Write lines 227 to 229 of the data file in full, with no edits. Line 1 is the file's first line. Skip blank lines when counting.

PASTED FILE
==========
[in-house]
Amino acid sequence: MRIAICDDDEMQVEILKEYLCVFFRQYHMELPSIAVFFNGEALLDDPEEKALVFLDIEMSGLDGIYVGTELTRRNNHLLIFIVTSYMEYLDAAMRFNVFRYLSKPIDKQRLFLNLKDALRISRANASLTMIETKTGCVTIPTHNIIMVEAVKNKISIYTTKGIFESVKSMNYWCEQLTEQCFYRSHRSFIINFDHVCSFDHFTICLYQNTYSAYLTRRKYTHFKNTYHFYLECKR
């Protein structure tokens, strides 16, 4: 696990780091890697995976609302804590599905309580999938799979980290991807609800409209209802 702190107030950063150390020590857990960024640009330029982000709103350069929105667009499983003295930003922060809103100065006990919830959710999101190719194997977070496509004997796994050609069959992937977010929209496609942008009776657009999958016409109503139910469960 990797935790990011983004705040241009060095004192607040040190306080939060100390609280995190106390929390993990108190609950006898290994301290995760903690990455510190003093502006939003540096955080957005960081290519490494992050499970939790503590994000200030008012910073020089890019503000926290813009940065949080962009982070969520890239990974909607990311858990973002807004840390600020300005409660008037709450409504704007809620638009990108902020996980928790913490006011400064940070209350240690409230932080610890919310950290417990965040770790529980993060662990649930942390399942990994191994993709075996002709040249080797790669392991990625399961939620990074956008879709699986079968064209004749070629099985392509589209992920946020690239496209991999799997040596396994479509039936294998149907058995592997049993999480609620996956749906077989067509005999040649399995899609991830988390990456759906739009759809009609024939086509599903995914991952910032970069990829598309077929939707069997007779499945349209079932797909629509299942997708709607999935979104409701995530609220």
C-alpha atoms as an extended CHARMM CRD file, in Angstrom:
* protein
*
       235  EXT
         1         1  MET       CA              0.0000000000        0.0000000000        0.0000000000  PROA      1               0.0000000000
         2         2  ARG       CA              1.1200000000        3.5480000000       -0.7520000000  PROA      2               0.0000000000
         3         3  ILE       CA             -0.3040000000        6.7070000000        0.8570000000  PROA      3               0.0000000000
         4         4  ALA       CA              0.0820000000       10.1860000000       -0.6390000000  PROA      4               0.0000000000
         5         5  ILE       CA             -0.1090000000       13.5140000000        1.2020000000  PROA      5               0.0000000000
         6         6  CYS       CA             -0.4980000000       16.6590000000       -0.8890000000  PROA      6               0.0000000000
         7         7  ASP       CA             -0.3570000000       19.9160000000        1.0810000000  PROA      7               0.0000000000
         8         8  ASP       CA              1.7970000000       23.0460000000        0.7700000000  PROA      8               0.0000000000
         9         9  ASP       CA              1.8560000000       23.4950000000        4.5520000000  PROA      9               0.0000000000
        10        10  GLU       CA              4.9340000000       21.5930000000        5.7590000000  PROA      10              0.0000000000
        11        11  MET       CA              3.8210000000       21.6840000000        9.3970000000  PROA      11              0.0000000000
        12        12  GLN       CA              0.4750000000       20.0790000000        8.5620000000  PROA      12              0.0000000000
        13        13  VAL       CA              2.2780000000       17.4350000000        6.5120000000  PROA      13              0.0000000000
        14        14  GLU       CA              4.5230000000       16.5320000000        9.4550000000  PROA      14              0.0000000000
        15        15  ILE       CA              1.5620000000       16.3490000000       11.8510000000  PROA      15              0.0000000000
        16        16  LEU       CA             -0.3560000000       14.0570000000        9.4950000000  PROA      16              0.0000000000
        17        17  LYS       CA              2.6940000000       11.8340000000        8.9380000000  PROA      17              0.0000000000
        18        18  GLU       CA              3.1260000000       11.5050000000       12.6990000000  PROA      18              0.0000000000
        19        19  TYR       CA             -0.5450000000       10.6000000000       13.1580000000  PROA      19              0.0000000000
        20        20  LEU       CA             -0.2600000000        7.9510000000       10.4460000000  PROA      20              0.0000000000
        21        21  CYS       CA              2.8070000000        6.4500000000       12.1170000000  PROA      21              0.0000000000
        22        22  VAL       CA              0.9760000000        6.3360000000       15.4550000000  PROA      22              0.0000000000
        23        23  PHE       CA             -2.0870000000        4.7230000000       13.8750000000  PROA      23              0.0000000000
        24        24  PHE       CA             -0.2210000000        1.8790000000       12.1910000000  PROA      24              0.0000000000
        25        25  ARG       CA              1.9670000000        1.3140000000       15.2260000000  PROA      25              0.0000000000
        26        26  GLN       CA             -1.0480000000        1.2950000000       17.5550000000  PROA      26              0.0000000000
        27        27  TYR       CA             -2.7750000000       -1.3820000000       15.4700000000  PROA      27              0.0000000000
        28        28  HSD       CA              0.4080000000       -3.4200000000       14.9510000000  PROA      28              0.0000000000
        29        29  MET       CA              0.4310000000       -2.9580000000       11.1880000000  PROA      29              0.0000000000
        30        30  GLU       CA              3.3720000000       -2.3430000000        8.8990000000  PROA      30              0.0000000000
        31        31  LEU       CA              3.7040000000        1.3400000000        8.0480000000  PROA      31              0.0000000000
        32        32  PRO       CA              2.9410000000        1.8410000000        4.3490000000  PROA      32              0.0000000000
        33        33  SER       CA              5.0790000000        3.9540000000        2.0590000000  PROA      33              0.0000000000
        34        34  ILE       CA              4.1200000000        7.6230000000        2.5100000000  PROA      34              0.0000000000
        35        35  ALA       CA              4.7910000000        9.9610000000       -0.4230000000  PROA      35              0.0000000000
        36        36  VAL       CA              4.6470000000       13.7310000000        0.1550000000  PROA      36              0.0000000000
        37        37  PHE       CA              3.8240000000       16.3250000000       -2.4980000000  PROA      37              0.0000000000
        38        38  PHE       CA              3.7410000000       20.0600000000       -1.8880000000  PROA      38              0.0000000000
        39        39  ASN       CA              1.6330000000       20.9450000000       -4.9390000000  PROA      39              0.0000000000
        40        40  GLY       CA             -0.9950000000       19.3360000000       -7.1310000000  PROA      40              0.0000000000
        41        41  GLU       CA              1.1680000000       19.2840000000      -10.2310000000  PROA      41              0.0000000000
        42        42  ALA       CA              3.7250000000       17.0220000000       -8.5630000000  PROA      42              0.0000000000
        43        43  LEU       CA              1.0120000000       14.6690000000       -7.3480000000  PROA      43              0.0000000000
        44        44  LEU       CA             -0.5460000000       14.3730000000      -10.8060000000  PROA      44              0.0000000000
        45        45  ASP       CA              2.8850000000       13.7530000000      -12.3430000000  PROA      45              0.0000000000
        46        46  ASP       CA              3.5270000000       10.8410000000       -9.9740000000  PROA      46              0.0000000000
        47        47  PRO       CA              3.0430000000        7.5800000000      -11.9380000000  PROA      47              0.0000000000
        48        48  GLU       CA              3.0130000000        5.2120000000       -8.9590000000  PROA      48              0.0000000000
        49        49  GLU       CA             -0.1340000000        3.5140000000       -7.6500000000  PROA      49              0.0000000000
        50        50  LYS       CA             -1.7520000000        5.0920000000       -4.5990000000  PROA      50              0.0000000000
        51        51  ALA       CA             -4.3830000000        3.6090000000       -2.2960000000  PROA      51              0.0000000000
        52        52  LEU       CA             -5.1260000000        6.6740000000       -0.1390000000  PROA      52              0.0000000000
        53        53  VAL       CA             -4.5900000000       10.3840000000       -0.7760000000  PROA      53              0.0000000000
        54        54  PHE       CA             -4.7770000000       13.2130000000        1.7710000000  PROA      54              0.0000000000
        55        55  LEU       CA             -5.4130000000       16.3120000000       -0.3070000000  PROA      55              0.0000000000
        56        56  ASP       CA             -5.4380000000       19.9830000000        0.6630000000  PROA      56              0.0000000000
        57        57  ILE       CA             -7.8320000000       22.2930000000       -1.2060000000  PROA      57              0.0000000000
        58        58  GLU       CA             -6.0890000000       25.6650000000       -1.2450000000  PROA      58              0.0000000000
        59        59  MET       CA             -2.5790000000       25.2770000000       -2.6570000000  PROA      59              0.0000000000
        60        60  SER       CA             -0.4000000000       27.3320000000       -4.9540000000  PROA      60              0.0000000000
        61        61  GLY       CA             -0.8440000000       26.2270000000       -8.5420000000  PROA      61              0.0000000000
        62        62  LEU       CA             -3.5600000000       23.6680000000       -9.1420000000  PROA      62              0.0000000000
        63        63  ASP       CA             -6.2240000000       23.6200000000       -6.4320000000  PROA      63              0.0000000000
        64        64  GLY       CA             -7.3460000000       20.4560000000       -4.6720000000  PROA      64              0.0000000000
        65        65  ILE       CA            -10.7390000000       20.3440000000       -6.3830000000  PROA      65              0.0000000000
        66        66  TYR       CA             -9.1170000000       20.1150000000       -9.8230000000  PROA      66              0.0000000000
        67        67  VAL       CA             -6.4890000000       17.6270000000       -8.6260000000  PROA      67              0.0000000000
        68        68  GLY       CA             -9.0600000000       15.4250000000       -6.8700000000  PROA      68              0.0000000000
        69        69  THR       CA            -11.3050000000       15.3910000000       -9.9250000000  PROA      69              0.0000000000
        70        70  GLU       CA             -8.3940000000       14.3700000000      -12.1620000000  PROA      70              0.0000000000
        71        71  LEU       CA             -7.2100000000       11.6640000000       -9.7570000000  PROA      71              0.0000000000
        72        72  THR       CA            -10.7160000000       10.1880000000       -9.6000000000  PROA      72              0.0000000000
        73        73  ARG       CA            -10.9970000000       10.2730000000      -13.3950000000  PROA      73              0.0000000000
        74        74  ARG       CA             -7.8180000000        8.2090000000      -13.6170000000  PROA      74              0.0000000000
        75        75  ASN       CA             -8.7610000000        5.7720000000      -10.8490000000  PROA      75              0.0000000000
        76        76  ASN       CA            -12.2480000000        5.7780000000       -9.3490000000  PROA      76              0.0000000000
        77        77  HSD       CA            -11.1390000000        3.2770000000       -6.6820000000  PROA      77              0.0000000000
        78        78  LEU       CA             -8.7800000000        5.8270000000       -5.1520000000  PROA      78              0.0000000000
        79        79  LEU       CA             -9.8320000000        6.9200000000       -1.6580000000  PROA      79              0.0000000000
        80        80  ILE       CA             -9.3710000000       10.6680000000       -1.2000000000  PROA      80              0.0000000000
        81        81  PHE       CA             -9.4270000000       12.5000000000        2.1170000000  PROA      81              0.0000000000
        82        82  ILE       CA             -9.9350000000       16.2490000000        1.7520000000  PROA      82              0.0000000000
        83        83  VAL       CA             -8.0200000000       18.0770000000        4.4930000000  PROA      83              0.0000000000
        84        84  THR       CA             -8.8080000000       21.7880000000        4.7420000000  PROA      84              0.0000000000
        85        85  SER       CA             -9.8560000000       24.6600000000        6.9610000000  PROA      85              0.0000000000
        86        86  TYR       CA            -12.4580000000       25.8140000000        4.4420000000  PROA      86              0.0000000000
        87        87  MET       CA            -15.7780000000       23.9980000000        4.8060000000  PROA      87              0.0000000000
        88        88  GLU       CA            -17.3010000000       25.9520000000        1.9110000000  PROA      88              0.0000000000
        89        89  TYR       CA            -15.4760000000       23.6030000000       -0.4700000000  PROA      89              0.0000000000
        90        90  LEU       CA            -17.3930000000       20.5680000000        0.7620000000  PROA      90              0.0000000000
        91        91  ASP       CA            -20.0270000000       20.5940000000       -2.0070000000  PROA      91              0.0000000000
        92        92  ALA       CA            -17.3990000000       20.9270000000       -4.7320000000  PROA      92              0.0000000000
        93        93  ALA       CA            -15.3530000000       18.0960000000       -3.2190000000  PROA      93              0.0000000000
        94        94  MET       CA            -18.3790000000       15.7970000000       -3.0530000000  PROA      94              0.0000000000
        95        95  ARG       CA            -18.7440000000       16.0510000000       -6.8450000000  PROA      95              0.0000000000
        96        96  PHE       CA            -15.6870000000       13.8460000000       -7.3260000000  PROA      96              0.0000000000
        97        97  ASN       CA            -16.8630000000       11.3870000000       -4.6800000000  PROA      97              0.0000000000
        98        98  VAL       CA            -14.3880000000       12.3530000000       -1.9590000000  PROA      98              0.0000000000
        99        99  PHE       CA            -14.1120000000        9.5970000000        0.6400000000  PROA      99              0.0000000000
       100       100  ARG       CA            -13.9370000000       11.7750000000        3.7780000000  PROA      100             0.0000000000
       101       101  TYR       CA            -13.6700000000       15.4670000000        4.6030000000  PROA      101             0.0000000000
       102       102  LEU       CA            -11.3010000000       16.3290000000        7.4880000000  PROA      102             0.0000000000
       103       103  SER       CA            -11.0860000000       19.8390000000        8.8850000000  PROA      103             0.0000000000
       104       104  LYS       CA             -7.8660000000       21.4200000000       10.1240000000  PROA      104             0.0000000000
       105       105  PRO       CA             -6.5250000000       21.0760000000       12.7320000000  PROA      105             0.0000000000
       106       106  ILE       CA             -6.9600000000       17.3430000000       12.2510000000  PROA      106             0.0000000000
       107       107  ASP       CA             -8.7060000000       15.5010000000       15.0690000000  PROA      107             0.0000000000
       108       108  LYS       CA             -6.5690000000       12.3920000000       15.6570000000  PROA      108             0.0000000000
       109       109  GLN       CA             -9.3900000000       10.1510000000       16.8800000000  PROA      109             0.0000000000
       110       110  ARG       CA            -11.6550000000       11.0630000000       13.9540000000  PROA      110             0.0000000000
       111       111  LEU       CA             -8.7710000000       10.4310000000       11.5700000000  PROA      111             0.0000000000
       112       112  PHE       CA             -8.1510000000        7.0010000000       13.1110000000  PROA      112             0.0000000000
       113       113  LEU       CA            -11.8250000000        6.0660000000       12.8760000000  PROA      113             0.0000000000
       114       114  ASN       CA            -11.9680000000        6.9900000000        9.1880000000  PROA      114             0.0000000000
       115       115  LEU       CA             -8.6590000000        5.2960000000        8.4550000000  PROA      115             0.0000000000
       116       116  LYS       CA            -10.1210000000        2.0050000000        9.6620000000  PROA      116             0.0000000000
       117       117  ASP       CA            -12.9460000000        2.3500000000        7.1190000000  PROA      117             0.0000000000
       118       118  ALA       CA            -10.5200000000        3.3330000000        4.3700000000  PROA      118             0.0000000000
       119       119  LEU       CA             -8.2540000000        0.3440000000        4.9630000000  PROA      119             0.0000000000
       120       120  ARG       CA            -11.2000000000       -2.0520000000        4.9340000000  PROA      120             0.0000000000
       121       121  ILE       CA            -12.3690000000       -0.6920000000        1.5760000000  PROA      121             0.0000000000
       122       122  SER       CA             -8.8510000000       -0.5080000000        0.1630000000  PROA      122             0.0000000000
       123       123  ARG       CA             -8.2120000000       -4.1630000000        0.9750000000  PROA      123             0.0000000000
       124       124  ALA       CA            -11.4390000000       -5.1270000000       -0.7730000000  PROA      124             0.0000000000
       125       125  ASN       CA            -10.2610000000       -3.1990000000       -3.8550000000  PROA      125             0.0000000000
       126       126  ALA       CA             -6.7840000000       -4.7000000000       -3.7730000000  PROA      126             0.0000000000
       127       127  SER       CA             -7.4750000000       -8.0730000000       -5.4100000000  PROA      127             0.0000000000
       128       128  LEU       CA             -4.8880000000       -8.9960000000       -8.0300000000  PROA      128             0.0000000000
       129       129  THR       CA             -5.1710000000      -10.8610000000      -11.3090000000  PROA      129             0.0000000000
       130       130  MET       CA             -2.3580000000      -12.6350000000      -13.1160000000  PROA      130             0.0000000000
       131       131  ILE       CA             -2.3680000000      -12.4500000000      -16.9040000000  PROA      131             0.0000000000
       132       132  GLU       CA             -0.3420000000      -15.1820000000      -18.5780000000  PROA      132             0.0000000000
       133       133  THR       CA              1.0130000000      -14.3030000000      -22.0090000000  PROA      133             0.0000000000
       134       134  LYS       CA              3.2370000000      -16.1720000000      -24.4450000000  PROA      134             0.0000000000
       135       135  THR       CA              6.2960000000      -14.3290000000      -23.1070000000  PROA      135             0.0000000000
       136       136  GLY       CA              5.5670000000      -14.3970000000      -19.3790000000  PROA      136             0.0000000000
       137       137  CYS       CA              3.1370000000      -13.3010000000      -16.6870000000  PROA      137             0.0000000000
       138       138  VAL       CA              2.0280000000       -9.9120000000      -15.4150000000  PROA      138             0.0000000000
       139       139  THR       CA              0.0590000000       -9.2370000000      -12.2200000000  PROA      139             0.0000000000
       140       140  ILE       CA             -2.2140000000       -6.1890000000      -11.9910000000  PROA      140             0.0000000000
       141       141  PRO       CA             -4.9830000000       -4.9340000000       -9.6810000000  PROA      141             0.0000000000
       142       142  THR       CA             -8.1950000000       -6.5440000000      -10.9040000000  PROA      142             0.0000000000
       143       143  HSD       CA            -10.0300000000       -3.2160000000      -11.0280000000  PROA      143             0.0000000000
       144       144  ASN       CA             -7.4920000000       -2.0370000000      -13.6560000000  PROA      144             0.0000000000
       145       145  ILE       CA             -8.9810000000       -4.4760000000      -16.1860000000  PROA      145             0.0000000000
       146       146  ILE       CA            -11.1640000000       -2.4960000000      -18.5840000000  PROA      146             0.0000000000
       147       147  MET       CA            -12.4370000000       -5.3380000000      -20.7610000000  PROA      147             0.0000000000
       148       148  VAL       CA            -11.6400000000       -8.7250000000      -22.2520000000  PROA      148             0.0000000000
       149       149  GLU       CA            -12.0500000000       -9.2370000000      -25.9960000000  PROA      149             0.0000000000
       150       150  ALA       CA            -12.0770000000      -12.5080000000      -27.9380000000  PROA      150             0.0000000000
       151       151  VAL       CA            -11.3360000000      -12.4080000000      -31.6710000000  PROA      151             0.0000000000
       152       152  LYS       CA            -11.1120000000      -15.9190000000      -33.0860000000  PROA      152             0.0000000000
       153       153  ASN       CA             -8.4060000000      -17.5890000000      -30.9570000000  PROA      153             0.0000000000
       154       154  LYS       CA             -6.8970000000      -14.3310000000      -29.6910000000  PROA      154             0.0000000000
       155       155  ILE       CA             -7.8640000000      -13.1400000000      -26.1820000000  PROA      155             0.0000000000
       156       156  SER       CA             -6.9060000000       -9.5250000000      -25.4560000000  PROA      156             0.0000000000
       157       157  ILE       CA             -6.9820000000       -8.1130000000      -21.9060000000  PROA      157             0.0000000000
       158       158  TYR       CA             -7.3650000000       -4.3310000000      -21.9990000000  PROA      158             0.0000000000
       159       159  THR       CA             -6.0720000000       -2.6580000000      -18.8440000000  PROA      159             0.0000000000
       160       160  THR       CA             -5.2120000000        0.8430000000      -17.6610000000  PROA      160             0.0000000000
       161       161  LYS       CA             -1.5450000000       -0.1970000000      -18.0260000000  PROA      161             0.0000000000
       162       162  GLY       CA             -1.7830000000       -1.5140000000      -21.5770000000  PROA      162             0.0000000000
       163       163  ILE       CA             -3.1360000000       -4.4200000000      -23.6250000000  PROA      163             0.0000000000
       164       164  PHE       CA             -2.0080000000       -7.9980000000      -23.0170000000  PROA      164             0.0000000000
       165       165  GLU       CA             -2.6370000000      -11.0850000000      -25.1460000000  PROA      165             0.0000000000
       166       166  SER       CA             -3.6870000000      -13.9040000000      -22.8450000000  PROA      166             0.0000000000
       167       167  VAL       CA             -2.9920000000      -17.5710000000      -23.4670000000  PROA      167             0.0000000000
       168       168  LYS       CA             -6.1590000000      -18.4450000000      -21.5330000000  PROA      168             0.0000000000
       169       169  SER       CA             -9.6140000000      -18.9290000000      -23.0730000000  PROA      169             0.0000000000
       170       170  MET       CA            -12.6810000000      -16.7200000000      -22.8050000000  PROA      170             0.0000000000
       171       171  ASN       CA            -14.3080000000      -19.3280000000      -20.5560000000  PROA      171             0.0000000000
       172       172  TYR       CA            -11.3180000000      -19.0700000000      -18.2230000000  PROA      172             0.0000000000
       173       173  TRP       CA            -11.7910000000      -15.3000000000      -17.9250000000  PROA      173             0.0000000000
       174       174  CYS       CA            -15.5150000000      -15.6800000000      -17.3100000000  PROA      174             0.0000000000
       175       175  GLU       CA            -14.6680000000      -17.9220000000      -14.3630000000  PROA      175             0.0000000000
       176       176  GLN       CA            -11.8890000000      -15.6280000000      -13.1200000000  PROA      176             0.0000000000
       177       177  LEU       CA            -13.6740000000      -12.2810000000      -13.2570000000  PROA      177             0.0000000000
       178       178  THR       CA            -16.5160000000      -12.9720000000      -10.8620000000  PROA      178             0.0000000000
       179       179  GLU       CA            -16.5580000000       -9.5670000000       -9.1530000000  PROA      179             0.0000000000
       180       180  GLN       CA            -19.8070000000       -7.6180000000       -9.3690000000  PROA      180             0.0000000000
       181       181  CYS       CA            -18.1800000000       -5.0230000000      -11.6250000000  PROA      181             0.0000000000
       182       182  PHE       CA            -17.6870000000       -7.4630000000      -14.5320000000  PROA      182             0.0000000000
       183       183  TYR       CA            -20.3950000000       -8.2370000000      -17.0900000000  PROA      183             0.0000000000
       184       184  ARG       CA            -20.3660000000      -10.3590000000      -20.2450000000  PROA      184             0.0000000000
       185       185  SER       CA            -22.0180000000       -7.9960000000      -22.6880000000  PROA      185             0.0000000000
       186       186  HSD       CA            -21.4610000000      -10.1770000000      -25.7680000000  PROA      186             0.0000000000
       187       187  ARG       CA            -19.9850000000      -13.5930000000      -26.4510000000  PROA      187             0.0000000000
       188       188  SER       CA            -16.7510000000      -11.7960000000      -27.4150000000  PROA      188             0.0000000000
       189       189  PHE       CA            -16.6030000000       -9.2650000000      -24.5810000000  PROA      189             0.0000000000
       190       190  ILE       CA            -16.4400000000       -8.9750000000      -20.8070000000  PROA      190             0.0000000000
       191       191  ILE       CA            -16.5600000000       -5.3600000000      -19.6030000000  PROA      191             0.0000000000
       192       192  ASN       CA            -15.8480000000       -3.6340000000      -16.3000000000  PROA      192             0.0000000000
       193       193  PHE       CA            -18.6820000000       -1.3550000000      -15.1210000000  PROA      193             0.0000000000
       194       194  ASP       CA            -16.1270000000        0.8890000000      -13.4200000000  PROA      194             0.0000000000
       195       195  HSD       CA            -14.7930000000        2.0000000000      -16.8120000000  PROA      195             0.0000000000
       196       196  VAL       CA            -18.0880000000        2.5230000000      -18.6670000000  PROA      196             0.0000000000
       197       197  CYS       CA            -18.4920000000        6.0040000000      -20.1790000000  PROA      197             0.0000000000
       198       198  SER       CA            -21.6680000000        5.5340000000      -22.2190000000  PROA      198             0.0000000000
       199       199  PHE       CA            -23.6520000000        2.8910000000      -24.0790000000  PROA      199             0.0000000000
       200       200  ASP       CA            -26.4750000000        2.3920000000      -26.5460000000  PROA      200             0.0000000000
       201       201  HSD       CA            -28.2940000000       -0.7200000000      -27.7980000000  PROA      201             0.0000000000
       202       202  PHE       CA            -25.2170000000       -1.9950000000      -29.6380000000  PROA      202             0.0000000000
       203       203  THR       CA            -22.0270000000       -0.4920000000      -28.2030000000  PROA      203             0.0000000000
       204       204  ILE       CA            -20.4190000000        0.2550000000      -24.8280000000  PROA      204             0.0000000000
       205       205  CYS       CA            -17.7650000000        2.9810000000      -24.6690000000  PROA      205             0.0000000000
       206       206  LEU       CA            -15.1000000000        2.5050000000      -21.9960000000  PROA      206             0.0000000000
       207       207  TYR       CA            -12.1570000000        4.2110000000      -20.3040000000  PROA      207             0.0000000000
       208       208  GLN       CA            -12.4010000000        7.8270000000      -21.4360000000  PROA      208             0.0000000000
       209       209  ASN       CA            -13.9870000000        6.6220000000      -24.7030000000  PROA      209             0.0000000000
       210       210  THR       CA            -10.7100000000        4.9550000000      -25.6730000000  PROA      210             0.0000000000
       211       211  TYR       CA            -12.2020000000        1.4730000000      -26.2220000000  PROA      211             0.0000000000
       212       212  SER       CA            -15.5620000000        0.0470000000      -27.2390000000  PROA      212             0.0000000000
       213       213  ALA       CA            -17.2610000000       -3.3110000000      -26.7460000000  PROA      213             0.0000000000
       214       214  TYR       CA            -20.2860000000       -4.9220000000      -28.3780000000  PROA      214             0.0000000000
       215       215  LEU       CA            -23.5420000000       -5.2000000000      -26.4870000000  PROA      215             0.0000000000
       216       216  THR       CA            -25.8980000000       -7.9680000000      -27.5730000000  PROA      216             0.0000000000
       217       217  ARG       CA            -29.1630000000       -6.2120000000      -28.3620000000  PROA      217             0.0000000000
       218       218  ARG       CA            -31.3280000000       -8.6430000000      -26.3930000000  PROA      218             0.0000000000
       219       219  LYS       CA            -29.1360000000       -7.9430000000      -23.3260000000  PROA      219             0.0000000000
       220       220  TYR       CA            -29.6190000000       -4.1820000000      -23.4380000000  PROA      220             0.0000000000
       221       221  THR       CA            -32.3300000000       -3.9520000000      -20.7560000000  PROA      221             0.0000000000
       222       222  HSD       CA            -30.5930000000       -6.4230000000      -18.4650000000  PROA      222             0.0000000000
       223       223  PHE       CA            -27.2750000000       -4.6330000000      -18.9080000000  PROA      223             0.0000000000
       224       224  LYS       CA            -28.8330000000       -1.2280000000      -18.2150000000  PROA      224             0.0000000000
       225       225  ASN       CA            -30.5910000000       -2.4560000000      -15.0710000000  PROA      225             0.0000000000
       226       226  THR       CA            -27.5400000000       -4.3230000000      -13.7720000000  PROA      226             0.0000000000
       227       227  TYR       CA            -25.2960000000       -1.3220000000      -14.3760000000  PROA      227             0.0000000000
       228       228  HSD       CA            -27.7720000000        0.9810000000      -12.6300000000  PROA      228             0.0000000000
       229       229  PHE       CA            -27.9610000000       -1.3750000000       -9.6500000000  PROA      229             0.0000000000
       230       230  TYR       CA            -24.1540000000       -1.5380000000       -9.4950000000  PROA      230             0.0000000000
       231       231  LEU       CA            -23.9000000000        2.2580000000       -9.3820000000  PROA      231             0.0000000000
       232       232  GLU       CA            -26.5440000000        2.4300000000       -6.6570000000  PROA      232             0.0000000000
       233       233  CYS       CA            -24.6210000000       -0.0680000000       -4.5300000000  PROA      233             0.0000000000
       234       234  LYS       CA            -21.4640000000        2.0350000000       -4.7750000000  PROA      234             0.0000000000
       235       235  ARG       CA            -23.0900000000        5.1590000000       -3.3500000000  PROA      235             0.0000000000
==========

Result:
       220       220  TYR       CA            -29.6190000000       -4.1820000000      -23.4380000000  PROA      220             0.0000000000
       221       221  THR       CA            -32.3300000000       -3.9520000000      -20.7560000000  PROA      221             0.0000000000
       222       222  HSD       CA            -30.5930000000       -6.4230000000      -18.4650000000  PROA      222             0.0000000000